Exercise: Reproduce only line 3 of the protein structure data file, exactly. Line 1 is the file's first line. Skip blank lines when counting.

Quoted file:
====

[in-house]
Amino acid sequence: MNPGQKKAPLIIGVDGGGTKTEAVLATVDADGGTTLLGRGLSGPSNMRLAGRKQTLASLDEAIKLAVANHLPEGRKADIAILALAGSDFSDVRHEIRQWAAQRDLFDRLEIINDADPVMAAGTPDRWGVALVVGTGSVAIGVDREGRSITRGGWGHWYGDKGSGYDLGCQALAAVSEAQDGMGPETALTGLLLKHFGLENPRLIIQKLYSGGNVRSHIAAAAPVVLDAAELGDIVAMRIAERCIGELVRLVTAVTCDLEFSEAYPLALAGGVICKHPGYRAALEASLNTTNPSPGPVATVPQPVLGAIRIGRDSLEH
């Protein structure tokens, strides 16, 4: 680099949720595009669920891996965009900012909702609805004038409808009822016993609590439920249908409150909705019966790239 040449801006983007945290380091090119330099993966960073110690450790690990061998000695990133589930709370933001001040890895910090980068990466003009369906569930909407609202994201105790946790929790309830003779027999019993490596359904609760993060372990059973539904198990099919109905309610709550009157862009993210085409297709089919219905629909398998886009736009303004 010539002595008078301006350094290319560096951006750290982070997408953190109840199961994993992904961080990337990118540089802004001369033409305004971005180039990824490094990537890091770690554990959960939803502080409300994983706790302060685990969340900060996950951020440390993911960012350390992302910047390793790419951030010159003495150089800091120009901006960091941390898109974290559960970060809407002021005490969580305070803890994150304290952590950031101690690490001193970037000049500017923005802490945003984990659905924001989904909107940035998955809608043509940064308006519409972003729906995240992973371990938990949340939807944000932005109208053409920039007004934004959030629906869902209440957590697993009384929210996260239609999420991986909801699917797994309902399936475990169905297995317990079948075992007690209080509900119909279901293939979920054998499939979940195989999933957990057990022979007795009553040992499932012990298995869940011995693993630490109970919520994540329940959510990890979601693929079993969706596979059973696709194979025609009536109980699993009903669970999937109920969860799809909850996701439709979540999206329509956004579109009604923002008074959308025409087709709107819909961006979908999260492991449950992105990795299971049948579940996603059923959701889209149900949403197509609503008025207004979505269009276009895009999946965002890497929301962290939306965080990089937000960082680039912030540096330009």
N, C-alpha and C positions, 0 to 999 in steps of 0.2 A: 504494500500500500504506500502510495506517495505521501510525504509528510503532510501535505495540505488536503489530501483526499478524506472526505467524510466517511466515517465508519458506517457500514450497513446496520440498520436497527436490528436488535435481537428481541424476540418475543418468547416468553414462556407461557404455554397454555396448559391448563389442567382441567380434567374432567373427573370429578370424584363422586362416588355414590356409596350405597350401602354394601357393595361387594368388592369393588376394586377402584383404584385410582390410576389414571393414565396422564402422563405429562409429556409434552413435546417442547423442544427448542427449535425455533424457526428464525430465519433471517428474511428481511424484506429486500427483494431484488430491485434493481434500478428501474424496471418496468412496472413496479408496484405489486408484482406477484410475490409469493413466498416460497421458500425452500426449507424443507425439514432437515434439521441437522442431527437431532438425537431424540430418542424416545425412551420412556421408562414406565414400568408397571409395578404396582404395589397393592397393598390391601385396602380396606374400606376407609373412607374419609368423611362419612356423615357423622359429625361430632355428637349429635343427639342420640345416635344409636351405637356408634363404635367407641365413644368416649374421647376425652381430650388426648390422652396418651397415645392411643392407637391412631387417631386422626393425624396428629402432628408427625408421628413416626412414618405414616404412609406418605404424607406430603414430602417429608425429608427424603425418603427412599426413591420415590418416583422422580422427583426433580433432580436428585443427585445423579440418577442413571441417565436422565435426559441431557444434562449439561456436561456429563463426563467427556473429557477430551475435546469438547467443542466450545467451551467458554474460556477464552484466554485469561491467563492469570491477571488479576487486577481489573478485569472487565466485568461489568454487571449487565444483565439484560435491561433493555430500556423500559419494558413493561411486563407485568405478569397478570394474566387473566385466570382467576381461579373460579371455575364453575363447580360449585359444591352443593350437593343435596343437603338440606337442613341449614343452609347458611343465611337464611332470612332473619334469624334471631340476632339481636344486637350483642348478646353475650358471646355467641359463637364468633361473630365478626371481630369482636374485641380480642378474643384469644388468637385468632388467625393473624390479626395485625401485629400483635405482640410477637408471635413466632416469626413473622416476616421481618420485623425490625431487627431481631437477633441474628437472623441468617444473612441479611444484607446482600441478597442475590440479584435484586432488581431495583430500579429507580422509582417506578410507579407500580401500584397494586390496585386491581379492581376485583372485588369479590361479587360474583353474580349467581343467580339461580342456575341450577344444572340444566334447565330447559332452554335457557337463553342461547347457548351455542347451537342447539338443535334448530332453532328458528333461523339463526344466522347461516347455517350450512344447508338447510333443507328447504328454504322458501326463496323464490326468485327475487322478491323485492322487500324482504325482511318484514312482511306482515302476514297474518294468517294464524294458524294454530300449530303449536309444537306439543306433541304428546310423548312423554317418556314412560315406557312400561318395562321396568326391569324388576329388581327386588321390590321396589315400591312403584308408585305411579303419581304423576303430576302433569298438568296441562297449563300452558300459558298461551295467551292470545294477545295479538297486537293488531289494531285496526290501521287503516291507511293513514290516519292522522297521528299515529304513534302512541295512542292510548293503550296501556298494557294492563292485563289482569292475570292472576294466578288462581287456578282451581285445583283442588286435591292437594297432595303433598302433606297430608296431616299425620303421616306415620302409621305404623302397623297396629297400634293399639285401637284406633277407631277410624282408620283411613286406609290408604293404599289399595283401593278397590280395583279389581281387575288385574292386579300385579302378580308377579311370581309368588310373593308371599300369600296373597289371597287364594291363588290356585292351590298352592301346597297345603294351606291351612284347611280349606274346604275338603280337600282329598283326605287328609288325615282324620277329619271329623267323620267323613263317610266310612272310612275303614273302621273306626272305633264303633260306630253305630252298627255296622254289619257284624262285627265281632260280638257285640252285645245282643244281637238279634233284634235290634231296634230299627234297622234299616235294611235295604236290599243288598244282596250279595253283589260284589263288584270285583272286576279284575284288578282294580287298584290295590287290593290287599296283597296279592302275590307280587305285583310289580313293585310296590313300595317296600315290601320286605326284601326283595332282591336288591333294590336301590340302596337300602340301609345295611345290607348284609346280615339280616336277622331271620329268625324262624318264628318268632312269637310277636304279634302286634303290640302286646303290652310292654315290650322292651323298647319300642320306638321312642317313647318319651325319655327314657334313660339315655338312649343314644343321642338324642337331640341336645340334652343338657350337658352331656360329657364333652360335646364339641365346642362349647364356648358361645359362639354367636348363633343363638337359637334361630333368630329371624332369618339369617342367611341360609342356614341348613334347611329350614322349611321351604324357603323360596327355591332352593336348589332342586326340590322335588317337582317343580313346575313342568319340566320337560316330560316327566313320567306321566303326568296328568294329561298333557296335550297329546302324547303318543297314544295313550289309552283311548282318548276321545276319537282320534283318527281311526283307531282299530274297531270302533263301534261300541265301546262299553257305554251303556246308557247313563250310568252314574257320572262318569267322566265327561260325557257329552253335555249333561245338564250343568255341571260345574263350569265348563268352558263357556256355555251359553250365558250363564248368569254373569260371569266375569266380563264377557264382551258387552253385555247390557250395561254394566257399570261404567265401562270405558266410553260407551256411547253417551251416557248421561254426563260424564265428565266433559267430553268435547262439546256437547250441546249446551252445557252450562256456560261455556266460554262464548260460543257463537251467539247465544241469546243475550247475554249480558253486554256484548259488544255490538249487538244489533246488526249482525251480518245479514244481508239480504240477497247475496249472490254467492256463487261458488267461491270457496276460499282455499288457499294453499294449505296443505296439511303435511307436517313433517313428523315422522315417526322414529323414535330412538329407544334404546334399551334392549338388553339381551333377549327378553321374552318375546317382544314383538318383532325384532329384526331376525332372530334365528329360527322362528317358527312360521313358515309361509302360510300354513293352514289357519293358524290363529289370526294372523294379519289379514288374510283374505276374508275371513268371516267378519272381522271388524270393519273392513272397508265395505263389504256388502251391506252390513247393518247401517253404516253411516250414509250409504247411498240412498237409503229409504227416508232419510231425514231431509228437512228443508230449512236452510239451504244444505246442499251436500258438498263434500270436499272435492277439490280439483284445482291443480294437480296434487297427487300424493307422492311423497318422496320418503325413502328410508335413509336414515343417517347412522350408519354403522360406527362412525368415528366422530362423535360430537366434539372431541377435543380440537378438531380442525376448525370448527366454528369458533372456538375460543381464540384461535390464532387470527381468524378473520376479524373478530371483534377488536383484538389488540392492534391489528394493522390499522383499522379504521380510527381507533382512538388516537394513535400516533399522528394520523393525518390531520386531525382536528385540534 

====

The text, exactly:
């Protein structure tokens, strides 16, 4: 680099949720595009669920891996965009900012909702609805004038409808009822016993609590439920249908409150909705019966790239 040449801006983007945290380091090119330099993966960073110690450790690990061998000695990133589930709370933001001040890895910090980068990466003009369906569930909407609202994201105790946790929790309830003779027999019993490596359904609760993060372990059973539904198990099919109905309610709550009157862009993210085409297709089919219905629909398998886009736009303004 010539002595008078301006350094290319560096951006750290982070997408953190109840199961994993992904961080990337990118540089802004001369033409305004971005180039990824490094990537890091770690554990959960939803502080409300994983706790302060685990969340900060996950951020440390993911960012350390992302910047390793790419951030010159003495150089800091120009901006960091941390898109974290559960970060809407002021005490969580305070803890994150304290952590950031101690690490001193970037000049500017923005802490945003984990659905924001989904909107940035998955809608043509940064308006519409972003729906995240992973371990938990949340939807944000932005109208053409920039007004934004959030629906869902209440957590697993009384929210996260239609999420991986909801699917797994309902399936475990169905297995317990079948075992007690209080509900119909279901293939979920054998499939979940195989999933957990057990022979007795009553040992499932012990298995869940011995693993630490109970919520994540329940959510990890979601693929079993969706596979059973696709194979025609009536109980699993009903669970999937109920969860799809909850996701439709979540999206329509956004579109009604923002008074959308025409087709709107819909961006979908999260492991449950992105990795299971049948579940996603059923959701889209149900949403197509609503008025207004979505269009276009895009999946965002890497929301962290939306965080990089937000960082680039912030540096330009």